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Martinson / Fulton

working-class writers, and he shared the 1974 Nobel Prize for Literature with novelist Eyvind Johnson. His poetry has many strands but the most characteristic, or the most admired, is that which combines close scrutiny of the small items and events of the natural world with an intense awareness of cosmic distances in both space and time. His Nobel citation refers to his ability to ‘catch the dewdrop and reflect the cosmos’. Unfortunately, sections of the Swedish press responded to his Nobel Prize (or rather the fact that the Academicians had rewarded two of their own) with such vehemence that he vowed never to publish again, and his last years were darkened by despair and depression as his view of the state of the world became gloomier.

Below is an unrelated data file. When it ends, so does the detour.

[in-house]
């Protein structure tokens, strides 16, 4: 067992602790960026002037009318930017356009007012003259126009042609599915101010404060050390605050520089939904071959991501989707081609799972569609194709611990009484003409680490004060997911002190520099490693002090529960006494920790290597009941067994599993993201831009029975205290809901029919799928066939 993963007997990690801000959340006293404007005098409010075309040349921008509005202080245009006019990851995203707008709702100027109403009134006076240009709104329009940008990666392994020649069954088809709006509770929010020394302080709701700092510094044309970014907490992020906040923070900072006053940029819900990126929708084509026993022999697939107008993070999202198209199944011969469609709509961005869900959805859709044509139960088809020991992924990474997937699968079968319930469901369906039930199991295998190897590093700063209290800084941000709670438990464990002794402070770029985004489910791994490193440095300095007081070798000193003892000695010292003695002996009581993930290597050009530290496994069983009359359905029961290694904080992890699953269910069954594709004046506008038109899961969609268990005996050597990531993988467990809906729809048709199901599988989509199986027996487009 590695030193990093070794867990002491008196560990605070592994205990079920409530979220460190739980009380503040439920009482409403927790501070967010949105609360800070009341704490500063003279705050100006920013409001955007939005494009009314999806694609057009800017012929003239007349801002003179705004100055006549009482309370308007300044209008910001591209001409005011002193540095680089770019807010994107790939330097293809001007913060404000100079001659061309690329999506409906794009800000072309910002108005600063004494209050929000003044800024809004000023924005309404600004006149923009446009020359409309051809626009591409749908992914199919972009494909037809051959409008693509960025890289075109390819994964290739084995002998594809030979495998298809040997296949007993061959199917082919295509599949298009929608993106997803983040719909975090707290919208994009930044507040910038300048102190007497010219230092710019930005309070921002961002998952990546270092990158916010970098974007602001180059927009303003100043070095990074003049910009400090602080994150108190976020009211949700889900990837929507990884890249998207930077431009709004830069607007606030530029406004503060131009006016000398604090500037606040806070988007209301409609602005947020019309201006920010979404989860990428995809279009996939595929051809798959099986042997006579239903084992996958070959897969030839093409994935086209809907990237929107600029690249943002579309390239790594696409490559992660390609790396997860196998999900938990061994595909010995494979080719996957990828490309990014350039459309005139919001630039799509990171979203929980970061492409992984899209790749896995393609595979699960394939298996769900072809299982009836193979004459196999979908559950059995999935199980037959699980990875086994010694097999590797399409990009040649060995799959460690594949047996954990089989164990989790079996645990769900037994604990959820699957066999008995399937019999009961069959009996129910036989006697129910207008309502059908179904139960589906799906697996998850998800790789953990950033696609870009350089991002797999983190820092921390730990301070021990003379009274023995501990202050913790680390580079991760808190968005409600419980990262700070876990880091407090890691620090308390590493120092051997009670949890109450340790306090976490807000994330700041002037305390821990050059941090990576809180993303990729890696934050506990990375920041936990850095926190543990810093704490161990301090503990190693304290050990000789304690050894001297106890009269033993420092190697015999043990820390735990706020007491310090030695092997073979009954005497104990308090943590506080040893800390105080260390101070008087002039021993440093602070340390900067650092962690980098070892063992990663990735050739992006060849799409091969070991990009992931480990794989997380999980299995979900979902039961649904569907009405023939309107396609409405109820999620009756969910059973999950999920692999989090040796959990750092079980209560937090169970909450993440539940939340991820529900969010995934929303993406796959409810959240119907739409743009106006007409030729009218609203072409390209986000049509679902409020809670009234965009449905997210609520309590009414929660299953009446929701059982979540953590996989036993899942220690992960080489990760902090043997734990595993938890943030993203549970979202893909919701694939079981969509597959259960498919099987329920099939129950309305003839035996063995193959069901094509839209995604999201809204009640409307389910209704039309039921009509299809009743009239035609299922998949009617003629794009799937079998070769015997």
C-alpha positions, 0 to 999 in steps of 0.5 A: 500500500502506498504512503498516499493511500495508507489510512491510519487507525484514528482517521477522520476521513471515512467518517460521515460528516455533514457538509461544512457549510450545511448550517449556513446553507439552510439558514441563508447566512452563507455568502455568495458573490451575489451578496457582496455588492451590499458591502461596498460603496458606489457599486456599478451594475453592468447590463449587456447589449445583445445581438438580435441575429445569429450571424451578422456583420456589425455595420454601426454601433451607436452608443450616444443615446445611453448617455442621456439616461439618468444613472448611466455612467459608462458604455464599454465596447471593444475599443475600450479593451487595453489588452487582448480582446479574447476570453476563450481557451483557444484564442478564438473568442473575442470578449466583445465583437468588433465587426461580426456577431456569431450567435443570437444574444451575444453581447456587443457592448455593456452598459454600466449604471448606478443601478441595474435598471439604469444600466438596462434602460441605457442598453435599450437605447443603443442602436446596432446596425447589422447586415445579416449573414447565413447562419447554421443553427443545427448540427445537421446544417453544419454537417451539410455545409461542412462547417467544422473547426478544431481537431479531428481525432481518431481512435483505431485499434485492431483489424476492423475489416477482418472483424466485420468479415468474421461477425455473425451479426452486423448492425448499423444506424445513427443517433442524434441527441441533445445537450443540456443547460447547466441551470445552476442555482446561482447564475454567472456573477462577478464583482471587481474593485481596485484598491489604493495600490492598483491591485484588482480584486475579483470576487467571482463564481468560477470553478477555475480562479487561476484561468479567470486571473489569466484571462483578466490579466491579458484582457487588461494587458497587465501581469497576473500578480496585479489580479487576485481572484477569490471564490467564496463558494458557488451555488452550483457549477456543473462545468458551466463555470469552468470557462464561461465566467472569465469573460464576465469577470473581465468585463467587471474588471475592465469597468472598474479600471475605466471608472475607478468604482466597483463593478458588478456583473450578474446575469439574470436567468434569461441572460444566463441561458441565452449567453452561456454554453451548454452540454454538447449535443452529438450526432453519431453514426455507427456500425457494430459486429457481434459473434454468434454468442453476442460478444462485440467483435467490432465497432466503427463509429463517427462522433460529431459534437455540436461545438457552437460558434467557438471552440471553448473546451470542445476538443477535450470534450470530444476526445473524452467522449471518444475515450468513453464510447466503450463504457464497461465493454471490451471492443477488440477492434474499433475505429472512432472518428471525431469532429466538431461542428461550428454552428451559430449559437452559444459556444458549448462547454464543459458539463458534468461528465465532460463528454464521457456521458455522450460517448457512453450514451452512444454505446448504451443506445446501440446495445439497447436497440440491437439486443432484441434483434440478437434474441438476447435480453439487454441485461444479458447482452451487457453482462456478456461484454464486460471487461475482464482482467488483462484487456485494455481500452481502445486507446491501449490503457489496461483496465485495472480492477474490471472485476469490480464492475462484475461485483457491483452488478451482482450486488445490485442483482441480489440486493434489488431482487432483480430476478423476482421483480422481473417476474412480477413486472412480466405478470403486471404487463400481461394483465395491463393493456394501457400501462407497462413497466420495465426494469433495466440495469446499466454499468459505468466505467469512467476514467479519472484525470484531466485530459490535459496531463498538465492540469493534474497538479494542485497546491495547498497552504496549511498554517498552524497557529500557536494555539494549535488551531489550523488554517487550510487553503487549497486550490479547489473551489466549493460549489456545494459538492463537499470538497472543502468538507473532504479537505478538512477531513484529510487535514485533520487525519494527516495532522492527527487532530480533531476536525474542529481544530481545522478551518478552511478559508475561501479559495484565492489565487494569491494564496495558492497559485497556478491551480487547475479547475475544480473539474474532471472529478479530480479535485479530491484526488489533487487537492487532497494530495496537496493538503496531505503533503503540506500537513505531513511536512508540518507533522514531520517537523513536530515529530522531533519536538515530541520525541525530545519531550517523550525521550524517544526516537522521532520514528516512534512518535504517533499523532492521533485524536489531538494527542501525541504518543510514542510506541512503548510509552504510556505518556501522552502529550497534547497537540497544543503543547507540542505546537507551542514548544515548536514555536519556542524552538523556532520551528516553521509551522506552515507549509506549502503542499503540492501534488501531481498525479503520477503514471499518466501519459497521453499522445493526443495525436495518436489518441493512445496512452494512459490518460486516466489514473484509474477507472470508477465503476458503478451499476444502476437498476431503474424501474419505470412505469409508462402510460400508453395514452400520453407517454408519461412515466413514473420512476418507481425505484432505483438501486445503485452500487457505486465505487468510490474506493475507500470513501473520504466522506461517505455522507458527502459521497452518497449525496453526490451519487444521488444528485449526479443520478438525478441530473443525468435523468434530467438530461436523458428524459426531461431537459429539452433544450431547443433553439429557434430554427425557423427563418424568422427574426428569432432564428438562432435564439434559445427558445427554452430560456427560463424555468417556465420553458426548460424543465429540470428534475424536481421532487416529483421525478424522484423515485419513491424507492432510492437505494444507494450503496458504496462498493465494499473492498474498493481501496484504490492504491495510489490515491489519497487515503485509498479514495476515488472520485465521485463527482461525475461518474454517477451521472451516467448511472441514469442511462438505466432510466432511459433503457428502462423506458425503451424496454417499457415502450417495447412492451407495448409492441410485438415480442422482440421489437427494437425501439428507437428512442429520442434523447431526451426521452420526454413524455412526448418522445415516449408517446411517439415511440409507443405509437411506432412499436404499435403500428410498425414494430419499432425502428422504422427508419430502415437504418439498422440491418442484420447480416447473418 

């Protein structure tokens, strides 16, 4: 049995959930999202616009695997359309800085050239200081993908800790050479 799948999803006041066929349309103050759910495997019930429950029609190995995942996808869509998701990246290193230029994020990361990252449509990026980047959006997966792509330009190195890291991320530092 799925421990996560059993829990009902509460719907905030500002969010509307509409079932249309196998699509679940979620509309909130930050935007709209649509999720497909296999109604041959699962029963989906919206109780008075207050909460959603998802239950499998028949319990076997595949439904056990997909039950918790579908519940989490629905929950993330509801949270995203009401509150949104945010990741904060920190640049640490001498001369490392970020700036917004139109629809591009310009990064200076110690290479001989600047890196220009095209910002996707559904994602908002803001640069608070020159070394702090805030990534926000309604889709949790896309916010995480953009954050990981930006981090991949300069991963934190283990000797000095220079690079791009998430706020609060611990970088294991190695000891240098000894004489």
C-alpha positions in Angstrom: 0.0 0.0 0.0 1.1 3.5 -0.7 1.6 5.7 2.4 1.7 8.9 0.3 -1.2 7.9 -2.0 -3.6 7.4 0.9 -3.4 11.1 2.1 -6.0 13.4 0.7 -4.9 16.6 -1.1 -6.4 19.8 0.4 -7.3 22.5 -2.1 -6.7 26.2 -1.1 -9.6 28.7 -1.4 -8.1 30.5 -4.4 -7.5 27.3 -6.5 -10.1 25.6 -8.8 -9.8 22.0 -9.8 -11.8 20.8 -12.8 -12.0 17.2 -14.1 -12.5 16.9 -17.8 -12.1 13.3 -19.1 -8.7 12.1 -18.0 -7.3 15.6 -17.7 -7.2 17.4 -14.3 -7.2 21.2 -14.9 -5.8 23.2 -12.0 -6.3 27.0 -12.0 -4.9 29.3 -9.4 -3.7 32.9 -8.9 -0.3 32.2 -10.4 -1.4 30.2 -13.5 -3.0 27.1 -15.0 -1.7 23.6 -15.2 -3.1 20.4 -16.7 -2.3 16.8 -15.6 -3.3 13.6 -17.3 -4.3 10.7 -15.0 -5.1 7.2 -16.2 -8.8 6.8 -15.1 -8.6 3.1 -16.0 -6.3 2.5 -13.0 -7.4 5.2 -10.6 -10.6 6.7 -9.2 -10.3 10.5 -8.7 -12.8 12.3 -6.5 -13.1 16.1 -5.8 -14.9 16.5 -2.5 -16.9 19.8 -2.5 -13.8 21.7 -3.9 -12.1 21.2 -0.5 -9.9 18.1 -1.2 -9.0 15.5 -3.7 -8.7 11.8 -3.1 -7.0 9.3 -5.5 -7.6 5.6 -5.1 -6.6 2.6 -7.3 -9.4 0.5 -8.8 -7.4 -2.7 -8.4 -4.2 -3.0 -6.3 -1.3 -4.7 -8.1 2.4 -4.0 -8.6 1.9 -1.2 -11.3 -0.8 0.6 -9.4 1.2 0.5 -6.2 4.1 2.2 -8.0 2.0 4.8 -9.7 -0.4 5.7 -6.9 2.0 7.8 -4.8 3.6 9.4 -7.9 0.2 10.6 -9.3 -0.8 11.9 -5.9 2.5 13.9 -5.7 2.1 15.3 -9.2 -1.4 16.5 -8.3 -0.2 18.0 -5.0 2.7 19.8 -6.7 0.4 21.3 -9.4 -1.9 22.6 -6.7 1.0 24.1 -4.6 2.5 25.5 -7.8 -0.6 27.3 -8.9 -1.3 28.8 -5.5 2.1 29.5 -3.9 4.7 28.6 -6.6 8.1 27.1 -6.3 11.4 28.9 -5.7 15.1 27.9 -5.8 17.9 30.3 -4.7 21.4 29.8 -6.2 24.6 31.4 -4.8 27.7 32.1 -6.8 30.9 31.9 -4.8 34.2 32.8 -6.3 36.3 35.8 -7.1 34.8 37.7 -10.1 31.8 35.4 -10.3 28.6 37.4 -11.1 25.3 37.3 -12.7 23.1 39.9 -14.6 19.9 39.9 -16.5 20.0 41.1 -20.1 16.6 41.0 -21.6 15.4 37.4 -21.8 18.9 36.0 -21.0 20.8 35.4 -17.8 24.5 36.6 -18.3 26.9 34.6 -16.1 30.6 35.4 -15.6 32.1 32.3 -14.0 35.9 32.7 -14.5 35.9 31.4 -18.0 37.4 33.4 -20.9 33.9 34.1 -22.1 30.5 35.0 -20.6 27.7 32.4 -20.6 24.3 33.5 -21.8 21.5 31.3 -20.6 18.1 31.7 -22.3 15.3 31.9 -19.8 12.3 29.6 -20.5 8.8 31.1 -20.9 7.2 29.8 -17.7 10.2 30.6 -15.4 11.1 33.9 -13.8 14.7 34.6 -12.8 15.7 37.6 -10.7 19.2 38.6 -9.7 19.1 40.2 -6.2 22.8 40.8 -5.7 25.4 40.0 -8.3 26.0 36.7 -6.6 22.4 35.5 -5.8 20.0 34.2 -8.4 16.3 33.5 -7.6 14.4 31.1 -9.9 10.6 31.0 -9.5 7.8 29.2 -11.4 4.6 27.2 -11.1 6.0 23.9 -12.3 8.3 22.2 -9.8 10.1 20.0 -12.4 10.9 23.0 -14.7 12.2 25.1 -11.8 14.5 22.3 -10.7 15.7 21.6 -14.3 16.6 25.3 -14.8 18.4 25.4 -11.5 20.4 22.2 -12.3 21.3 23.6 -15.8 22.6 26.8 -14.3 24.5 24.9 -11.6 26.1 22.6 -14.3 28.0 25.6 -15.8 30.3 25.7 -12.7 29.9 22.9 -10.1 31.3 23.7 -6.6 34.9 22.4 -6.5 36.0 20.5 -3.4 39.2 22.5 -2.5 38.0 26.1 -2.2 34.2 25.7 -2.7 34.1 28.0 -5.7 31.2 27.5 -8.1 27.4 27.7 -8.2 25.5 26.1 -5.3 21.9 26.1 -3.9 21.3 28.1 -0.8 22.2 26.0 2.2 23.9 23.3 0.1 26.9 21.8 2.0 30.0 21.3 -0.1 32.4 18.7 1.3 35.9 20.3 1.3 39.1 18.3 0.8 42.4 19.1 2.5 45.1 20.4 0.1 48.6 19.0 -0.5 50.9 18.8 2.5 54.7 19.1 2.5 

We fished up the Atlantic cable betweeen Barbados and Tortuga, held up our lanterns and patched over the gash on its back, fifteen degrees north and sixty-one west. When we put our ears to the gnawed part we heard the murmuring of the cable. One of us said: ‘It’s the millionaires in Montreal and St John’s discussing the price of Cuban sugar and the lowering of our wages.’

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